It is likely that SARS-CoV-2 infection of podocytes relies on ACE2, BSG/CD147 and other genes that might direct membrane fusion and/or entry through the endo-lysosomal pathway. Together, these results show that human iPS cell-derived podocytes express proteins that make them susceptible to SARS-CoV-2 infection, like human iPS cell derived cardiomyocytes (Sharma et al., 2020; Marchiano et al., 2021). The expression of CD209, which is recognized as an alternative receptor for lung and kidney epithelial and endothelial cells (Amraei et al., 2021), was comparable between Calu-3 cells, human iPS cell-derived podocytes, glomerular endothelial cells and HEK 293T cells but significantly lower in Caco-2 cells (Figure 4B). The mRNA expression of the other genes, SIGLEC9, ACTR3, MYO6, SIGLEC10 and CLEC10A, varied between the different cell types (Figure 4B). We then validated the relative protein level expression of three uptake (ACE2, BSG/CD147, CD209) and two processing (TMPRSS2, and CTSL) factors in podocytes and other cell types (Calu-3, Caco-2, glomerular endothelia and 293T cells). Western blot analysis confirmed higher expression of ACE2 protein in Calu-3 and then podocytes, and little to no expression in glomerular endothelial cells (gEndos) (Figure 4C). This result also demonstrated that podocytes express more ACE2 than Caco-2 cells, consistent with the gene expression data in Figure 4B. Additionally, the Western blot data for BSG/CD147 corroborated the mRNA data showing higher expression in podocytes than Calu-3 and Caco-2. Figure 4C also shows the expression of CD209 in podocytes and the other cell types. We observed relatively low gene and protein level expression of TMPRSS2 in podocytes when compared to the other cell types. Although mature CTSL protein is present in podocytes, Calu-3 and glomerular endothelia cells, pro-CTSL is present in all the cell types which may explain the presence of the CTSL mRNA in all the cell types even when they do not express mature CTSL protein. It has been suggested that SARS-CoV-2 entry into host cells depends on the presence of cholesterol-rich lipid rafts, which facilitates membrane fusion through proteases such as TMPRSS2 or endosomal pathway using Cathepsin B&L (Palacios-Rápalo et al., 2021). Our results suggests low levels of TMPRSS2 expression in podocyte, and we speculate that the use of BSG/CD147 as a receptor and CTSL as a processing enzyme for viral entry mediated by S protein might be a preferred mechanism for the podocytes. Finally, expression of all these proteins was also validated using immunocytochemistry in podocytes (Figure 4D), Calu-3 (Supplementary Figure S4B), Caco-2 (Supplementary Figure S4C), glomerular endothelial (Supplementary Figure S4D) and 293T (Supplementary Figure S4E) cells. These findings strongly indicate that human kidney podocytes employ multiple spike-binding receptors (in addition to ACE2) for SARS-CoV-2 viral uptake.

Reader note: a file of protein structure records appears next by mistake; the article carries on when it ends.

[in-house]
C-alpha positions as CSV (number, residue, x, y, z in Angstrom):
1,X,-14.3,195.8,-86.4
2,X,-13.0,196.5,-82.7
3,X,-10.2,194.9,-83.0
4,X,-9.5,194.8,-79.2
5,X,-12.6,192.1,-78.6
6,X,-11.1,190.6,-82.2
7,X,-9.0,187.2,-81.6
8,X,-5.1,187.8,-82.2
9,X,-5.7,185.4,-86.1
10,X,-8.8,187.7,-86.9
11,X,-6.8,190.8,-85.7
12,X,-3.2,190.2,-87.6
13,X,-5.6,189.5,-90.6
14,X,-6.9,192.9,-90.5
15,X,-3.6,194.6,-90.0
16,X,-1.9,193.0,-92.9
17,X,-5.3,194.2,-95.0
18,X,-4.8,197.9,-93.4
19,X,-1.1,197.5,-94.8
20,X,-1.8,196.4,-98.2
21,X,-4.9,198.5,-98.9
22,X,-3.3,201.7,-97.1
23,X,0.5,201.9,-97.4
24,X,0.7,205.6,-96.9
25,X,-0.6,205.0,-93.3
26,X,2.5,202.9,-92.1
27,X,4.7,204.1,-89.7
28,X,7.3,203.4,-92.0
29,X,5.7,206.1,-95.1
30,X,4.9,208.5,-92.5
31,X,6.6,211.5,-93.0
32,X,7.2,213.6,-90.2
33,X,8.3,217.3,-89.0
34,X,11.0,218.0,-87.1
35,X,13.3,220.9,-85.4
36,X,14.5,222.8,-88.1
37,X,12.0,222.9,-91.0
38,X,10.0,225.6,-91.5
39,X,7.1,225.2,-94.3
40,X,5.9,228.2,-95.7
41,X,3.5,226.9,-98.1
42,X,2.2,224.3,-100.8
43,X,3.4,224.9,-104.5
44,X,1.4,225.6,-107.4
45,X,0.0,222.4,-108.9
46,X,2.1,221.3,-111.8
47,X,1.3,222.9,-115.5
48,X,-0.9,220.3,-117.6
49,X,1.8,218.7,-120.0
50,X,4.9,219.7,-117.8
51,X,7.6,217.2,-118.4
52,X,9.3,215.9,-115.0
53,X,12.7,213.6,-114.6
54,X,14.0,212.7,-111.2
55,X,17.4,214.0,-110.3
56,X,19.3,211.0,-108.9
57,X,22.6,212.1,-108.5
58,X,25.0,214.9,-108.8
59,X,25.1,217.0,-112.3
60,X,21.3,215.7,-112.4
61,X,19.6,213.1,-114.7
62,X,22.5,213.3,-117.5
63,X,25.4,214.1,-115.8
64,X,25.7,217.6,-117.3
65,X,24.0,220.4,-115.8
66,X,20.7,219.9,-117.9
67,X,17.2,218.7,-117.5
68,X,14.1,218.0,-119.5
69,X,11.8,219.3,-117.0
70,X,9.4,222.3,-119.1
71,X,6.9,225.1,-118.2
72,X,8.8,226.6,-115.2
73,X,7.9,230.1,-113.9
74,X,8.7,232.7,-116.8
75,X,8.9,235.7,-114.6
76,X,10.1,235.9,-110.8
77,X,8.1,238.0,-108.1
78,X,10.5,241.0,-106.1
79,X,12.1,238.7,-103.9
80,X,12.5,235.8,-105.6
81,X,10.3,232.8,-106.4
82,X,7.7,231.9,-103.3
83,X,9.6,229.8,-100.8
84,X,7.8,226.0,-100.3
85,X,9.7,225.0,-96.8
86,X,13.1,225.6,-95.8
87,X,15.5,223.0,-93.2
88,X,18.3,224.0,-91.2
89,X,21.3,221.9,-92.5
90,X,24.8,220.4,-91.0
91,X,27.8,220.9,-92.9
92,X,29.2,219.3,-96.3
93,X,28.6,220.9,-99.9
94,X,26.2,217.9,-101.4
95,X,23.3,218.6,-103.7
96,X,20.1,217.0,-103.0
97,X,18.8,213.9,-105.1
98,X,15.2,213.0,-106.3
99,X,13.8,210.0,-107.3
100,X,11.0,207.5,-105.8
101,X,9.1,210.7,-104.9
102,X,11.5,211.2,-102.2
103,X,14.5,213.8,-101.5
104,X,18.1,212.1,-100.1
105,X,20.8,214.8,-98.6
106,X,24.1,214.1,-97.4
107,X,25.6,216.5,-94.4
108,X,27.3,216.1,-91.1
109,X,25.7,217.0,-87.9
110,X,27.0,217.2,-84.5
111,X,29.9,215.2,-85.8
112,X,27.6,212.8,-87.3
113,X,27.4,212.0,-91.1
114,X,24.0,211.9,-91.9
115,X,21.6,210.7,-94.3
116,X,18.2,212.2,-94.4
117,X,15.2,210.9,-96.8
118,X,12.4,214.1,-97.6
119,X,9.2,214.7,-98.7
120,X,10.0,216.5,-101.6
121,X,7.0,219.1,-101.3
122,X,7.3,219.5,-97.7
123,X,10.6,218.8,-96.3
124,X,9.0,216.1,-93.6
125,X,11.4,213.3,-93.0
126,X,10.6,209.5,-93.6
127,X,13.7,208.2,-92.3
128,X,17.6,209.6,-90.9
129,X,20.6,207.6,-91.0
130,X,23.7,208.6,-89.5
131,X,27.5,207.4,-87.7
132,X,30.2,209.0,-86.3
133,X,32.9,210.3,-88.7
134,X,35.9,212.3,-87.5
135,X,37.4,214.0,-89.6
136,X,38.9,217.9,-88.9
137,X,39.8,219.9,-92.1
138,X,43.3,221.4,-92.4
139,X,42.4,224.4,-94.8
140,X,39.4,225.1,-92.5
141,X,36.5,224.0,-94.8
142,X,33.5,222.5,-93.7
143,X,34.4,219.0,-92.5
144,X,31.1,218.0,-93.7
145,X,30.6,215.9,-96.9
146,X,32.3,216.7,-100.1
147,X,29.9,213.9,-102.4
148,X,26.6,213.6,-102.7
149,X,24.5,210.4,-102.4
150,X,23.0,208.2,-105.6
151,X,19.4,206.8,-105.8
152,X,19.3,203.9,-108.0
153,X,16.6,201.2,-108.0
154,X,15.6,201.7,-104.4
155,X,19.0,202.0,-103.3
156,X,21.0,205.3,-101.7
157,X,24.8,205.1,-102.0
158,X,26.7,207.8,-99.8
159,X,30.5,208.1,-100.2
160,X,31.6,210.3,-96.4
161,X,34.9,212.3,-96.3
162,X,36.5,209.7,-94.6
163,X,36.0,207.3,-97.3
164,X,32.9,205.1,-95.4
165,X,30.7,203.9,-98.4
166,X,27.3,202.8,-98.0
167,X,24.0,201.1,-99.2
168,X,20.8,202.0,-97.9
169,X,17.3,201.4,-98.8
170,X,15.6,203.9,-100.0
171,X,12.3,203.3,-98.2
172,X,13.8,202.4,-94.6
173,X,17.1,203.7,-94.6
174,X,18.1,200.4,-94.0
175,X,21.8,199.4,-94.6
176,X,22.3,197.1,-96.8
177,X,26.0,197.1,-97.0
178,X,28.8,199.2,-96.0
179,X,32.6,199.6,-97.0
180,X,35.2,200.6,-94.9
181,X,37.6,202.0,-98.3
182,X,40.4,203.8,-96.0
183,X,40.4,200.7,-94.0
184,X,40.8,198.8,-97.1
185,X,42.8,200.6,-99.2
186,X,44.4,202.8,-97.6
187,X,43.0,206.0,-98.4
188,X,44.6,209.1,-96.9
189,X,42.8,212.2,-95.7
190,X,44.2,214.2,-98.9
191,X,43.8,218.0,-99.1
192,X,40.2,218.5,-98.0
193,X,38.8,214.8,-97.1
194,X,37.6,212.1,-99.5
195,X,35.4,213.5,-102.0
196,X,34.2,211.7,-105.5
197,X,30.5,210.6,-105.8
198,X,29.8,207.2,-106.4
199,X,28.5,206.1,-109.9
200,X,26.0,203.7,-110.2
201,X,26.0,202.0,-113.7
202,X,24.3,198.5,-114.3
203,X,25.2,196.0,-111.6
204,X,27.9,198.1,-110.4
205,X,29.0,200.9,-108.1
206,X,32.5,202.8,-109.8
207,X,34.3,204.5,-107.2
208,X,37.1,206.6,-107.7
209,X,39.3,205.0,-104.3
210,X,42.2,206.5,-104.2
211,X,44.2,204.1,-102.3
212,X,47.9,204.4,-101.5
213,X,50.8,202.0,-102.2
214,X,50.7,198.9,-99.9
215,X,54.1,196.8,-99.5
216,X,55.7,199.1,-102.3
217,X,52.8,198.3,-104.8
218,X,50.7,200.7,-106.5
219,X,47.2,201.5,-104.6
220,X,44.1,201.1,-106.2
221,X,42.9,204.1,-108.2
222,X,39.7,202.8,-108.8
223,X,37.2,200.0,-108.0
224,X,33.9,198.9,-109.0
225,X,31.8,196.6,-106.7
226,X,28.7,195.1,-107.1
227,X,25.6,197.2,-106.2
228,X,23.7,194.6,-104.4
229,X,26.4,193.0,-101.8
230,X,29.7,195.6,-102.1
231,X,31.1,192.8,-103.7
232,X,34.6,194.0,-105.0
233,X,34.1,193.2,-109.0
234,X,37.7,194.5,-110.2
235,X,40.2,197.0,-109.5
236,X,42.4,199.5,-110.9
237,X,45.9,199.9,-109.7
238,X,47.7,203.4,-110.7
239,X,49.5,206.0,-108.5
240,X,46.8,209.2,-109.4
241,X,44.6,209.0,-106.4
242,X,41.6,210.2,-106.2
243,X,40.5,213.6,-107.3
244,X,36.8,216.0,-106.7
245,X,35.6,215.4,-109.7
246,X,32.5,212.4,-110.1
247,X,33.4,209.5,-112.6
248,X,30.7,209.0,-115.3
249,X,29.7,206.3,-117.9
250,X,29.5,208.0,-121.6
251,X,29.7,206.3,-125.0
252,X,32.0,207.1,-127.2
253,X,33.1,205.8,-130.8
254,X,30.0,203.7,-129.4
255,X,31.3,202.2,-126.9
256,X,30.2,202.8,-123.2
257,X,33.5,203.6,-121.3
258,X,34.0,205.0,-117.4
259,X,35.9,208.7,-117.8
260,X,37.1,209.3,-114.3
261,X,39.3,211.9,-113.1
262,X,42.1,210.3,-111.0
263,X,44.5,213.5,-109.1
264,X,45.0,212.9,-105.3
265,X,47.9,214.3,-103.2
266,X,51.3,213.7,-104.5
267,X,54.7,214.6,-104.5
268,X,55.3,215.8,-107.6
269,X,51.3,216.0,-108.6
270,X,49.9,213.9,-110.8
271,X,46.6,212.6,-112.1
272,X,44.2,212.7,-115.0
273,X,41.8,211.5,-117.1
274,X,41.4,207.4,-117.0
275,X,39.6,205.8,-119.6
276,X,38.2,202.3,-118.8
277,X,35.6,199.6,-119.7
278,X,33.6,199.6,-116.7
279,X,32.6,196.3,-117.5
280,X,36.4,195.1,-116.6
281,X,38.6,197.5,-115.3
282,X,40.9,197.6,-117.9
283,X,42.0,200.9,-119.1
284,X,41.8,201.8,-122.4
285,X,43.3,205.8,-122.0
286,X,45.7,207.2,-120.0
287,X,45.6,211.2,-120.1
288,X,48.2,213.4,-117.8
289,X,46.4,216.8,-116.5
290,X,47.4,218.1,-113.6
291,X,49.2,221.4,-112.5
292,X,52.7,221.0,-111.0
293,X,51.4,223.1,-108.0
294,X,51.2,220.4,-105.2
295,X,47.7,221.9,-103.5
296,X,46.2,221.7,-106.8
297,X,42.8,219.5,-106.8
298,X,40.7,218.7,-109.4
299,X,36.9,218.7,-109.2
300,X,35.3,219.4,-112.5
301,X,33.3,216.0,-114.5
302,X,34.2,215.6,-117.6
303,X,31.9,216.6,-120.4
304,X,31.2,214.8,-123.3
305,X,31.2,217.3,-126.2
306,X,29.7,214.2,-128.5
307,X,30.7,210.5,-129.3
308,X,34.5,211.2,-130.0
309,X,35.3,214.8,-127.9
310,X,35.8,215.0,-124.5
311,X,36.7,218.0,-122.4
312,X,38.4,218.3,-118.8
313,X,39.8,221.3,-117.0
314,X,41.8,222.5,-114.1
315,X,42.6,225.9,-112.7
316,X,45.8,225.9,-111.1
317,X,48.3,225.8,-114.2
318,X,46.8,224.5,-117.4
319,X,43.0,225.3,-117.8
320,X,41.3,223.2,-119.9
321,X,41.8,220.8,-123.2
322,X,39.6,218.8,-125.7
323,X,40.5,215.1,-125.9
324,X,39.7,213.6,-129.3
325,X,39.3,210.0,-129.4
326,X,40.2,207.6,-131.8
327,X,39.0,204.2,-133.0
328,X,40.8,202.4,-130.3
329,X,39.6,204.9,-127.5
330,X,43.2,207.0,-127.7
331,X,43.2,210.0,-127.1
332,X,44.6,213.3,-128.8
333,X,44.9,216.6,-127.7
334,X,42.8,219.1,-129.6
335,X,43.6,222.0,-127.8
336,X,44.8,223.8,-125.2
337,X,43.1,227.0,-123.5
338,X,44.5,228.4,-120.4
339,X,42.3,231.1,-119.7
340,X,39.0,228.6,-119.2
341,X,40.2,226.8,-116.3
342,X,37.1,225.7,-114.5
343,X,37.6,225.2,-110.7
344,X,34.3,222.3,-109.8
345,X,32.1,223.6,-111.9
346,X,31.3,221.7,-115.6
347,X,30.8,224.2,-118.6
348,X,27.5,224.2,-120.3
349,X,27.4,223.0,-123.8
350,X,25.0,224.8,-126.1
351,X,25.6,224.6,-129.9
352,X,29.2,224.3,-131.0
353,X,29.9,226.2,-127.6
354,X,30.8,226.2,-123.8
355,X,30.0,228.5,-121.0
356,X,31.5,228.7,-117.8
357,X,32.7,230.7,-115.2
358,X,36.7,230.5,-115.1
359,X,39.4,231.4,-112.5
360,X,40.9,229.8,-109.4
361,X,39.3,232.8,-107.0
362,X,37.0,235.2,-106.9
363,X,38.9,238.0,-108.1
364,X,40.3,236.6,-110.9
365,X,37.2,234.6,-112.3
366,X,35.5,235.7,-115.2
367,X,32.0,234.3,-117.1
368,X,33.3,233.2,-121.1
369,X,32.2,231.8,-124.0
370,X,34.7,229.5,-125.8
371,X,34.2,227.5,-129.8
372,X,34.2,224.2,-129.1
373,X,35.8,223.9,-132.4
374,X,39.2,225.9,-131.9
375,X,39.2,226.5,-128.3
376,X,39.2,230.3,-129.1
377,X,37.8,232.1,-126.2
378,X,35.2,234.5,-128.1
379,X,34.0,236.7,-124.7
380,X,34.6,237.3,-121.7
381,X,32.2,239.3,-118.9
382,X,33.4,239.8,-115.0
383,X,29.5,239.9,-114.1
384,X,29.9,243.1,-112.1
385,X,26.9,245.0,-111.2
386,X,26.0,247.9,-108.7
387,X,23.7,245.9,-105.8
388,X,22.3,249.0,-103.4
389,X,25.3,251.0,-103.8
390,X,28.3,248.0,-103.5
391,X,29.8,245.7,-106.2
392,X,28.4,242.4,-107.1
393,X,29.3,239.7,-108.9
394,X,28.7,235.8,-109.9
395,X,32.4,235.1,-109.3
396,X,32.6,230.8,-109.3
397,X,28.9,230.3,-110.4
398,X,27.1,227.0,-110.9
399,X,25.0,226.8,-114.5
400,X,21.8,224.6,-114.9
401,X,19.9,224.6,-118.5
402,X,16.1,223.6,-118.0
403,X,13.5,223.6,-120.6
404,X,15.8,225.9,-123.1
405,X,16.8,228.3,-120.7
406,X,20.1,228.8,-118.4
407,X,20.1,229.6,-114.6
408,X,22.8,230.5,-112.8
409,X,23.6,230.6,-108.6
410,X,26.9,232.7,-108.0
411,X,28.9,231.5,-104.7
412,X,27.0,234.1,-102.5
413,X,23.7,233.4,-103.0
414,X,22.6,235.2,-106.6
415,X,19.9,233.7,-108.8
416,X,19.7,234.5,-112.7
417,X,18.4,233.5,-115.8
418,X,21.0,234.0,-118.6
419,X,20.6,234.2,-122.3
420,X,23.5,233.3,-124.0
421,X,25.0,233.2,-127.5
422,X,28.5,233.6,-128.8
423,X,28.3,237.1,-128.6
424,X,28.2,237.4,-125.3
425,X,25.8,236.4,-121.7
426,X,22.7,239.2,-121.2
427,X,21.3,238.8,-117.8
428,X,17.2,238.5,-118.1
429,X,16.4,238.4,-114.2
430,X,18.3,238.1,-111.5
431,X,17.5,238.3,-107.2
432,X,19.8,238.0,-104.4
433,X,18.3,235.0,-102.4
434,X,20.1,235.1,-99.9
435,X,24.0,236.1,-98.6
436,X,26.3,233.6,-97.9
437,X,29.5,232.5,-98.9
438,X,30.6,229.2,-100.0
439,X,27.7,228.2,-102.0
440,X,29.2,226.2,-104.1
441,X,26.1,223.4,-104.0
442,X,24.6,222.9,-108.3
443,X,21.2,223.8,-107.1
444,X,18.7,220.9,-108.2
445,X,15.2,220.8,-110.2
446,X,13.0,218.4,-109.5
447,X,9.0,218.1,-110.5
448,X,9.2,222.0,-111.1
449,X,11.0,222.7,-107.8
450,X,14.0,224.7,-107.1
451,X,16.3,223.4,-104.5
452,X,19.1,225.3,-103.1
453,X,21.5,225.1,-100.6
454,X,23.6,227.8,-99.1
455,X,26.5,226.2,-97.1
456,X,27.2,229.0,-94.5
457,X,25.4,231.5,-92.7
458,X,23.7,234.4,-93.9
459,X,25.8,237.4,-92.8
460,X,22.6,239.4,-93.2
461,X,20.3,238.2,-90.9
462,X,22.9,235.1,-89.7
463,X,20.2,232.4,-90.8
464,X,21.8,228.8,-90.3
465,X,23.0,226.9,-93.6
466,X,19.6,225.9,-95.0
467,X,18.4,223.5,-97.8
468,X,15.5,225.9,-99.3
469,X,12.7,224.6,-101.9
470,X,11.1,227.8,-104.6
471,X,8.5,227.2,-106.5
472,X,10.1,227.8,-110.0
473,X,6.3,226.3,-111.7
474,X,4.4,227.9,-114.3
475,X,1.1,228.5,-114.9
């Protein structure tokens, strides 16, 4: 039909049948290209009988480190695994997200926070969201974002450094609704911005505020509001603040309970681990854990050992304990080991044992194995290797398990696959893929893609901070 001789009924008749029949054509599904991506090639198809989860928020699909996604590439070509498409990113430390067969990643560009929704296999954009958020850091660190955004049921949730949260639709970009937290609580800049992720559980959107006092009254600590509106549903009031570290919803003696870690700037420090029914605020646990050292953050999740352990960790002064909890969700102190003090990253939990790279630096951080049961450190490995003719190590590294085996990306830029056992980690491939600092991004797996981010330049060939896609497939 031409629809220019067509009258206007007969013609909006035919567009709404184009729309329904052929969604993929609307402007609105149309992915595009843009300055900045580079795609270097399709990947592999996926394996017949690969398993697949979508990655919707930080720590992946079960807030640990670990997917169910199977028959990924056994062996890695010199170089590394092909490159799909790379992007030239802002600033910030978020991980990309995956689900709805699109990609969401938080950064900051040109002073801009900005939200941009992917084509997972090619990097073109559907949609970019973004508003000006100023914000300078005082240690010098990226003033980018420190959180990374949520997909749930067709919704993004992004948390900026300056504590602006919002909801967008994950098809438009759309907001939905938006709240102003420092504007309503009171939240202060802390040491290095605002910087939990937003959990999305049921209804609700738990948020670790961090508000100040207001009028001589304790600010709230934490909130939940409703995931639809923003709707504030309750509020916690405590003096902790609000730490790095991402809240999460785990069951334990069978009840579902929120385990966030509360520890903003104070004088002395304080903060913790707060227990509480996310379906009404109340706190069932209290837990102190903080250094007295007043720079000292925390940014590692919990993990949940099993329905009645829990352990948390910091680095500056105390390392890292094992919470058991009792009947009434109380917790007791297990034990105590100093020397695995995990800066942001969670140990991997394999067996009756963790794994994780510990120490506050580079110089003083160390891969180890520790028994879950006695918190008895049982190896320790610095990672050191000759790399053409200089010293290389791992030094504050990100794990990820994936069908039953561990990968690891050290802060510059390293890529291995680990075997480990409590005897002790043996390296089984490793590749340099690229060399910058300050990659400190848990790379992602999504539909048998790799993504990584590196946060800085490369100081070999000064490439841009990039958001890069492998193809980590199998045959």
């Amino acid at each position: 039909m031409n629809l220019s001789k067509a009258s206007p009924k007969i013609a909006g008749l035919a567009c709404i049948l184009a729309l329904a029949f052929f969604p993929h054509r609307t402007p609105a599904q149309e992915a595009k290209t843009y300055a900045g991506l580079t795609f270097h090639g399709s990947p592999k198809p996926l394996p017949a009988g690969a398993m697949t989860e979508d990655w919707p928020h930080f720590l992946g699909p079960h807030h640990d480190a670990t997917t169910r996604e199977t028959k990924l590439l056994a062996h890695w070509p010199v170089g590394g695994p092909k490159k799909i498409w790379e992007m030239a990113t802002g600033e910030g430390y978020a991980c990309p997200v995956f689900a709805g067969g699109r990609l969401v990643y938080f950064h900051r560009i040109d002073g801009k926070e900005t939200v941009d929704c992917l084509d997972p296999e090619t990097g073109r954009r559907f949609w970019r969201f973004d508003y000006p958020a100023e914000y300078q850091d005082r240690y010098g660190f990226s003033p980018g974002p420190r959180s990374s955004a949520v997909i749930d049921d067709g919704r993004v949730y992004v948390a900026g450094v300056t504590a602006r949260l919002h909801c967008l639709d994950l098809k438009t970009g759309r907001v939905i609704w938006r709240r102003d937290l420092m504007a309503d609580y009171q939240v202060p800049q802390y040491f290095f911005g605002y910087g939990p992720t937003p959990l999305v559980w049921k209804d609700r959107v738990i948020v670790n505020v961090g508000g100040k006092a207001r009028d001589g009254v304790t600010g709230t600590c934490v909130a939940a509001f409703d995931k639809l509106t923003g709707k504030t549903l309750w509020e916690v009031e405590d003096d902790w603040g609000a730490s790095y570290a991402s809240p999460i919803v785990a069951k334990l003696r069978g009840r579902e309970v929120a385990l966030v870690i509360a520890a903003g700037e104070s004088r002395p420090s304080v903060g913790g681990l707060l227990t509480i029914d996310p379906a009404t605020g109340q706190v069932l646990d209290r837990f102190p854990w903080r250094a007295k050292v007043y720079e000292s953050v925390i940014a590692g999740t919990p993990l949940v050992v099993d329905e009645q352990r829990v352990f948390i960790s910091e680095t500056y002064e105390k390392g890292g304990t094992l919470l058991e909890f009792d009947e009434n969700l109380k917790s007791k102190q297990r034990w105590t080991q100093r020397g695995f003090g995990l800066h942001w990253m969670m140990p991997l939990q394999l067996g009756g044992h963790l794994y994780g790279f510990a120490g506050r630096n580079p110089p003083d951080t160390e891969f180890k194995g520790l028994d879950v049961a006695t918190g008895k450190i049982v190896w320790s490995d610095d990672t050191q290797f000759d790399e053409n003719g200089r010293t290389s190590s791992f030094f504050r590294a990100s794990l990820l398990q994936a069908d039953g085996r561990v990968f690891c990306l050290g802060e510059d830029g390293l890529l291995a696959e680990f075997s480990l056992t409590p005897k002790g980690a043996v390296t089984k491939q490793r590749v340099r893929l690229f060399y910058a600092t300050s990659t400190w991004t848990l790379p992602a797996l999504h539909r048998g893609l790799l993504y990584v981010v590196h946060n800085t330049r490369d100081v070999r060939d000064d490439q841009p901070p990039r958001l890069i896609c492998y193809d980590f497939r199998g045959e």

Receptor Antibodies can Reduce SARS-CoV-2 Pseudovirus Entry Into Human iPS Cell-Derived Podocytes

Based on the hypothesis that SARS-CoV-2 could exploit both ACE2 and BSG/CD147 receptors for viral uptake in human iPS cell-derived podocytes, we investigated whether antibodies against these two spike receptors can block the entry of S-pseudotyped virus in the cells. We used anti-hACE2 and anti-CD147 (anti-BSG) antibodies at varying concentrations to block ACE2 and BSG/CD147 receptors from interacting with pseudoviral particles.